The US government have the ambitious goal of eliminating suffering and death from cancer by 2015. Experts say that the key to achieving this lies in the field of nanomedicine.
Although still in its infancy - it still doesn't have a properly accepted definition - nanomedicine is the science of using nanometer-sized particles to detect and treat diseases at the molecular level. These particles are already being used to enhance the delivery of drugs but the goal is to develop nanomachines that can function inside the body.
Unlike the machines we are familiar with, these devices will probably not be made from plastics, ceramics and metals but be a combination of synthetic polymers and specially developed biological molecules. Due to their miniature size, they will also need to be self-assembling.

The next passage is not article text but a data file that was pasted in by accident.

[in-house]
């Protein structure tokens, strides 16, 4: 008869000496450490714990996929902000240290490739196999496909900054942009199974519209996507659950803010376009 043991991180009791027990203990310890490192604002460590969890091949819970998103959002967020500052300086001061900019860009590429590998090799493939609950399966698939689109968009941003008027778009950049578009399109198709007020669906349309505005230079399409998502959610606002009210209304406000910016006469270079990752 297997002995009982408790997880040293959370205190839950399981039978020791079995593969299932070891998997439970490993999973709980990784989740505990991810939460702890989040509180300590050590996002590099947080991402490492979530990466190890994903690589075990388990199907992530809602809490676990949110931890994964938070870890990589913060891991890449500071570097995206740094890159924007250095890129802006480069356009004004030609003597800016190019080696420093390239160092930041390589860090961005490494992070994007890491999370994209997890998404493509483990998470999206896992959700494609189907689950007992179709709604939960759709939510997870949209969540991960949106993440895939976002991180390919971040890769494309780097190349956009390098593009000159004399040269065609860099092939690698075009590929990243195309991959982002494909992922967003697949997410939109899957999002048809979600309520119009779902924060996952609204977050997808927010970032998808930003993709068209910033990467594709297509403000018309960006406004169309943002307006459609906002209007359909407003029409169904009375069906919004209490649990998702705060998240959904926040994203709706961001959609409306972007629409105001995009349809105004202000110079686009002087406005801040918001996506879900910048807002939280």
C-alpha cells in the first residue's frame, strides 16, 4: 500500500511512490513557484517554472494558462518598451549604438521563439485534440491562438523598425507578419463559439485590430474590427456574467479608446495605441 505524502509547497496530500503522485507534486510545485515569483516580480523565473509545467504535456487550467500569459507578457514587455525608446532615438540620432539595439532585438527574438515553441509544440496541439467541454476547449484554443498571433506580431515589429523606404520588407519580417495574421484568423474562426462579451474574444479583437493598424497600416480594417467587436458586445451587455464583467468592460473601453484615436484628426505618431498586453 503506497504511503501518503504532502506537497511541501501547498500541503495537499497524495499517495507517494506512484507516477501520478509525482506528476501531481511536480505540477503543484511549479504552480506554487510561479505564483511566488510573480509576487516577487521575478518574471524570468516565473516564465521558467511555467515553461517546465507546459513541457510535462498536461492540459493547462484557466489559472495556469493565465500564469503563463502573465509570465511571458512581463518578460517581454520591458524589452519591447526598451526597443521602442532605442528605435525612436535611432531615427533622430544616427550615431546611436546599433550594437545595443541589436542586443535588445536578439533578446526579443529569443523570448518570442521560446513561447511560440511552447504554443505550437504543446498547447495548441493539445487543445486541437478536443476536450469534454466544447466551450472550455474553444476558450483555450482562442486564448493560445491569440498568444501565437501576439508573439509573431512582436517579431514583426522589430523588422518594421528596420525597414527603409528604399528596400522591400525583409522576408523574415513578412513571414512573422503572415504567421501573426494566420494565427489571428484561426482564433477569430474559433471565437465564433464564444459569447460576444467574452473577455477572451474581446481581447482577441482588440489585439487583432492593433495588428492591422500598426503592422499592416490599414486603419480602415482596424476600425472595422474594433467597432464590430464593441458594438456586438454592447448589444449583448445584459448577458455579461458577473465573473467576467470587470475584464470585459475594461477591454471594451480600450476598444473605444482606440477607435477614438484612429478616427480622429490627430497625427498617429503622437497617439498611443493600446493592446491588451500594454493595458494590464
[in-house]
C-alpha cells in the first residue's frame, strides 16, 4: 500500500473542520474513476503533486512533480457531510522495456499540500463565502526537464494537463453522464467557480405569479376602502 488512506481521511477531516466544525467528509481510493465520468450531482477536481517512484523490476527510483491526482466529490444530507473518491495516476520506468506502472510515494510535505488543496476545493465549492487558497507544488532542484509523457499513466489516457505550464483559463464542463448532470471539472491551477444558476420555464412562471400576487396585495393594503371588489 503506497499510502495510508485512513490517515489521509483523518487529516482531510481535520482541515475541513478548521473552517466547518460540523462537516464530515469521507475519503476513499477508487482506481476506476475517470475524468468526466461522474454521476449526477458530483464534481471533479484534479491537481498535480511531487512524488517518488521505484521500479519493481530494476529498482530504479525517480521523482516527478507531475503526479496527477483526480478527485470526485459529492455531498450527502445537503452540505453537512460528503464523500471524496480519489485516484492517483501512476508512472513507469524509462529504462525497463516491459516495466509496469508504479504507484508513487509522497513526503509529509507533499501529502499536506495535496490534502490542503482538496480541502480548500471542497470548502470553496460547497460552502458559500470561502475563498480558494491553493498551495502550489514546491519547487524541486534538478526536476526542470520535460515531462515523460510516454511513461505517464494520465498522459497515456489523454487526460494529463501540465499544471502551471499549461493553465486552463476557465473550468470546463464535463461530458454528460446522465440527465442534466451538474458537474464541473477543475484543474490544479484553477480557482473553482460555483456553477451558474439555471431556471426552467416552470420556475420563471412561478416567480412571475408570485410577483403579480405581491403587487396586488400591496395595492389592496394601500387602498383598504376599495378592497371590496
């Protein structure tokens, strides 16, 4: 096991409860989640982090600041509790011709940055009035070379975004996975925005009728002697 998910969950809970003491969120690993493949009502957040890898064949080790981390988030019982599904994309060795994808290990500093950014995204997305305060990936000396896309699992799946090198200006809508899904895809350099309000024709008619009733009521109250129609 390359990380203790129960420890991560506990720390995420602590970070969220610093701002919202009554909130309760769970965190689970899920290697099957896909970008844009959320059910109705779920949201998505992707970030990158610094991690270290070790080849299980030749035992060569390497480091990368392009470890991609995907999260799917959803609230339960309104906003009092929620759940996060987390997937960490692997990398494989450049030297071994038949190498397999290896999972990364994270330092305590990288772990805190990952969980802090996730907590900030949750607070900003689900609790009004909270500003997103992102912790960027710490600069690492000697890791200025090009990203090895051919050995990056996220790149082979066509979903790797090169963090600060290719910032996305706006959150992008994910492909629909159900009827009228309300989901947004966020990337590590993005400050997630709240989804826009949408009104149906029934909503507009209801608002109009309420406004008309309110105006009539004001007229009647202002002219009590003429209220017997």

Once developed these machines will be able to detect and treat cancer-causing cells before they have a chance to develop into tumours. Current detection methods are only effective years after the occurrence of the initial event that leads to the development of the cancer. Such treatment has the potential to cure many forms of cancer whilst resulting in others being readily managed and controlled. Within a decade this technology has the potential to make cancer little more than a minor nuisance.